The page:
But it has changed a little. There is something new on his website:
“Traditional” fee-for-service Medicare will be offered by the government as an insurance plan, meaning that seniors can purchase that form of coverage if they prefer it; however, if it costs the government more to provide that service than it costs private plans to offer their versions, then the premiums charged by the government will have to be higher and seniors will have to pay the difference to enroll in the traditional Medicare option. [Bold mine.]
That’s true of private plans too, under Romney’s vision: if you enroll in one that charges a premium higher than the support (subsidy) offered by the government, you’d pay the difference out-of-pocket. While that’s already the case for Medicare Advantage (MA) plans today, it is not so for traditional Medicare, not in the same sense as for MA plans. MA plans in a market are judged against a common benchmark. Stepping over some complexities, basically, in relation to that benchmark, plans that cost more have to charge more in out-of-pocket premium. Traditional Medicare is not judged according to the same benchmark. It stands alone.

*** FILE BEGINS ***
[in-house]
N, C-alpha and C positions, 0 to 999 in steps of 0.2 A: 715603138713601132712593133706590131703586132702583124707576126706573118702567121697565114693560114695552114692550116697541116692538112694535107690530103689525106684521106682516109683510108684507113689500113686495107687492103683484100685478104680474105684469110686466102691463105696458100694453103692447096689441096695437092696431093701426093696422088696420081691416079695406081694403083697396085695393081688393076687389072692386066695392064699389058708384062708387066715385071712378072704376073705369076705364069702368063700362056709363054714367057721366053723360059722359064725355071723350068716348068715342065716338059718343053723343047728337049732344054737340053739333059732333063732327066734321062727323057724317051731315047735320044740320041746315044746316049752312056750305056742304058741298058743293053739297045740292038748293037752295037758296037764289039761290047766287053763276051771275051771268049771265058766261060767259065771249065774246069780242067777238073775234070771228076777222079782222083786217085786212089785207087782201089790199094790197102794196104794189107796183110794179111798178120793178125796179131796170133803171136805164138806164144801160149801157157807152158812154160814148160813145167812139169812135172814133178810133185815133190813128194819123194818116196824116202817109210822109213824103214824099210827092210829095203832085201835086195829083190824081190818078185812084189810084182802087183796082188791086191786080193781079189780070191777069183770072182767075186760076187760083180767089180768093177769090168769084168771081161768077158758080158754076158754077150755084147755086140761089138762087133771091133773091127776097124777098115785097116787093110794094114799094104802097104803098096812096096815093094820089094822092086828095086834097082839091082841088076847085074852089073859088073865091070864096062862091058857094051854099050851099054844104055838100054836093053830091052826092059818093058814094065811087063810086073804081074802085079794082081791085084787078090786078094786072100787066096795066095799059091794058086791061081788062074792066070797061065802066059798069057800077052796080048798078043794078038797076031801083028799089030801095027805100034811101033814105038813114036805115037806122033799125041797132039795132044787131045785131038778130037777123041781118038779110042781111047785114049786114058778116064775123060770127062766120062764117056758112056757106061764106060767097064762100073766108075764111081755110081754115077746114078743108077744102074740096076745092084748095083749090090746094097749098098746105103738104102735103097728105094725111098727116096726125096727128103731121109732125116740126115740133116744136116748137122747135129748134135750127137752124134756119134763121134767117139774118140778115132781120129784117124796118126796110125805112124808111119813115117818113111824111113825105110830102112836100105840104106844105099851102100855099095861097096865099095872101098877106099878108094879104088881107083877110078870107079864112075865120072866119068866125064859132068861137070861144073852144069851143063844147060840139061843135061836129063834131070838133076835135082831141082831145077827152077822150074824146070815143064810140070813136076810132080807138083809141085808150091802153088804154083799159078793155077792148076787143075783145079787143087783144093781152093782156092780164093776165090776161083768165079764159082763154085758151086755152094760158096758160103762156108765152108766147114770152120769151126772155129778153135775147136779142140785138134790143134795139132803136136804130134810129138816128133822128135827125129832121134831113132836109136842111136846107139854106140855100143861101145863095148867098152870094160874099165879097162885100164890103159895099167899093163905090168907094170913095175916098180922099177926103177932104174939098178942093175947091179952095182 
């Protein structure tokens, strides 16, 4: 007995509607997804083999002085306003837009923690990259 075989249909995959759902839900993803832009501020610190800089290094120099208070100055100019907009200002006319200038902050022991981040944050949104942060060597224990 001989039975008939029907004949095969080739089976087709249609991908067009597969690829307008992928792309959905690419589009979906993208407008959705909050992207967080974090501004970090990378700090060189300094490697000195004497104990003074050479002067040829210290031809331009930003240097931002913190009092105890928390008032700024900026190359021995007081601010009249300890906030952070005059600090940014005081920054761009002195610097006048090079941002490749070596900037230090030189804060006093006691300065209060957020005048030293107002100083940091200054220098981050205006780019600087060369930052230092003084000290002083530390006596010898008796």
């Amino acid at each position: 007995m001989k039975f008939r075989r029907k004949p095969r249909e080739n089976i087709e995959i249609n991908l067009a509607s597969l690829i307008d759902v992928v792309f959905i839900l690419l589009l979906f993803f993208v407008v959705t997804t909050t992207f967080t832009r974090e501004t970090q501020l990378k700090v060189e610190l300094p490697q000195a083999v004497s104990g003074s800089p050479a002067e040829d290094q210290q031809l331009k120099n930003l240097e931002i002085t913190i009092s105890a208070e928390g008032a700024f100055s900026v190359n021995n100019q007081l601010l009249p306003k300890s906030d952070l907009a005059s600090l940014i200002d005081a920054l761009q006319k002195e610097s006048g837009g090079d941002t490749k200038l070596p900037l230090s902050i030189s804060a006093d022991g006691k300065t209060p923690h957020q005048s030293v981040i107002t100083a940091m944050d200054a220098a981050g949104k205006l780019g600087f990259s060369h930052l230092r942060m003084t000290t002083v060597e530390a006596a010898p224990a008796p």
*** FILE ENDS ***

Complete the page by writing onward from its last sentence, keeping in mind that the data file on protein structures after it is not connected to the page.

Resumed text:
Romney seems to want all plans, private and public, to participate on a “level playing field,” all compared to the same benchmark. So, this aspect of Romney’s plan is a departure from current law. It is consistent with the premium support idea I explored in a long series earlier this year. That’s not to say Romney’s plan is the same as what I explored. I do not believe Romney has specified his vision in enough detail to make a determination.
[Cross-posted at The Incidental Economist]